Hergert joins National Farm Broadcasting Hall of Fame
GRAND FORKS, N.D. -- Mike Hergert started out as a disc jockey and sportscaster. What he calls a "lateral move" into a job that included a bit of farm broadcasting has led him to the National Farm Broadcasting Hall of Fame.
GRAND FORKS, N.D. - Mike Hergert started out as a disc jockey and sportscaster. What he calls a “lateral move” into a job that included a bit of farm broadcasting has led him to the National Farm Broadcasting Hall of Fame.
“It was a shock,” he says of first learning of his induction. “Even in your most optimistic moments, you think maybe someday when I’m old and retired, maybe somebody will remember and think I was worthy. But I never, ever thought this would come at this point.”
He says he accepts the honor on behalf of the farmers and others involved in agriculture with whom he works.
Hergert, director of the Grand Forks-based Red River Farm Network, was inducted into the hall Nov. 12 during the National Association of Farm Broadcasting’s annual conference in Kansas City. He talked with Agweek before his induction.
Ron Hays of Radio Oklahoma Network was also inducted into the Hall of Fame with Hergert.
Established in 1996, the hall has 61 members with the addition of Hergert and Hays. The association’s website describes its members as “leaders” and “powerful advocates in the field of agriculture.”
Hergert is well known in his profession - he was 2007 National Farm Broadcaster of the Year and 2001 president of the National Association of Farm Broadcasters.
His voice is familiar to agriculturalists across the Upper Midwest, particularly in eastern North Dakota, western Minnesota and northeast South Dakota. The Red River Farm Network can be heard on 19 affiliated stations in North Dakota, Minnesota and South Dakota.
His face is familiar to area agriculturalists, too. Besides covering ag events, he often moderates panel discussions at area farm shows.
Because the scope of U.S. ag extends overseas, Hergert has traveled to a dozen foreign countries through the years. He recently returned from Cuba, which he visited as part of a North Dakota trade mission. He also went to the island country, which is trying to shake off a half century of Communist control, in 2002.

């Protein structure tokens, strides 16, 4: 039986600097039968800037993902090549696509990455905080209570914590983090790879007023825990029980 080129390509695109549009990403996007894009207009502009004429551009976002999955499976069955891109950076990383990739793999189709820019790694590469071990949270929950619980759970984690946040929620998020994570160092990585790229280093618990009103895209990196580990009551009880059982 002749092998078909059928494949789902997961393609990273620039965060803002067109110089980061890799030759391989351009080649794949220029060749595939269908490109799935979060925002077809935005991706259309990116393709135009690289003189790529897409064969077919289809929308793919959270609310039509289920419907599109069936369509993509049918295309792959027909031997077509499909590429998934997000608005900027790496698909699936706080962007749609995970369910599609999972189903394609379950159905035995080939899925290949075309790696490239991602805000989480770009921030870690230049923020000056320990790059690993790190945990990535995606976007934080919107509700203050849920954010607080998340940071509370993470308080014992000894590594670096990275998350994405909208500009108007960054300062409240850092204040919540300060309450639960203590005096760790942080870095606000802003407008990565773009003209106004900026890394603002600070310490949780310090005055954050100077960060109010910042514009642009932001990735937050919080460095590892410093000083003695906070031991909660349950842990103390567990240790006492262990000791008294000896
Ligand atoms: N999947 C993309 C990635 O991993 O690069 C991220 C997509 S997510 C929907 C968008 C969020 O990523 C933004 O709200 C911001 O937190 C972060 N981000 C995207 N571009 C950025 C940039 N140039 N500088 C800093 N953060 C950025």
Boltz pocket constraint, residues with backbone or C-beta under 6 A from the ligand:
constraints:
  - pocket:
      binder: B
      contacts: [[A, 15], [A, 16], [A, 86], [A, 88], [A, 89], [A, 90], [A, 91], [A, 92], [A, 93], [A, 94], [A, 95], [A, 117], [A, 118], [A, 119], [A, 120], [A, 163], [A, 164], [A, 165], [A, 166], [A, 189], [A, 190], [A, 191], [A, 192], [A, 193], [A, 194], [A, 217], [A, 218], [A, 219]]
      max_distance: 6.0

“I have a soft spot in my heart for Cubans,” Hergert says. “I think they’ve been put under a thumb since 1959 (when Communists seized power). I personally think it’s time to end the (U.S. trade) embargo and let these people experience what the rest of the world knows, and create some of their own opportunities. I hope I live long enough to see it happen.”
Hergert - who grew up on a hobby farm near St. Peter, Minn., and practiced shooting a basketball while broadcasting imaginary games every day after school - wanted to be a sportscaster.
His first professional gig was in Preston, Minn., where he served as a radio disc jockey during the day and covered high school basketball and football games at night. His career goal was “finding the next big full-time sports job. But I just couldn’t land it,” he says.
So he made a lateral move to a radio station in Albert Lea, Minn., where he covered city hall meetings and also did a little farm broadcasting.
“All I needed to know was knowing how to read the South St. Paul markets,” he says. “From that point (in 1978), I became more and more involved in farm broadcasting,” a journey that led him to co-found the Red River Farm Network in 1995.
‘Not out to pasture yet’
Hergert says he enjoys his work as much as ever.
“The greatest thing about this job is the people I meet,” he says. “People in ag are the best, bar none. What also keeps me going is being able to make a difference in the bottom line of their business.”
Even so, Hergert, 65, wants to spend more time with his grandchildren.
“I have a plan. I’ll work full time for another year, then work in some lesser capacity,” he says, though he isn’t uncertain yet what that new role will be.
Whatever the future holds, his hall of fame induction doesn’t mark the end of his career.
“I’m not out to pasture yet,” Hergert says.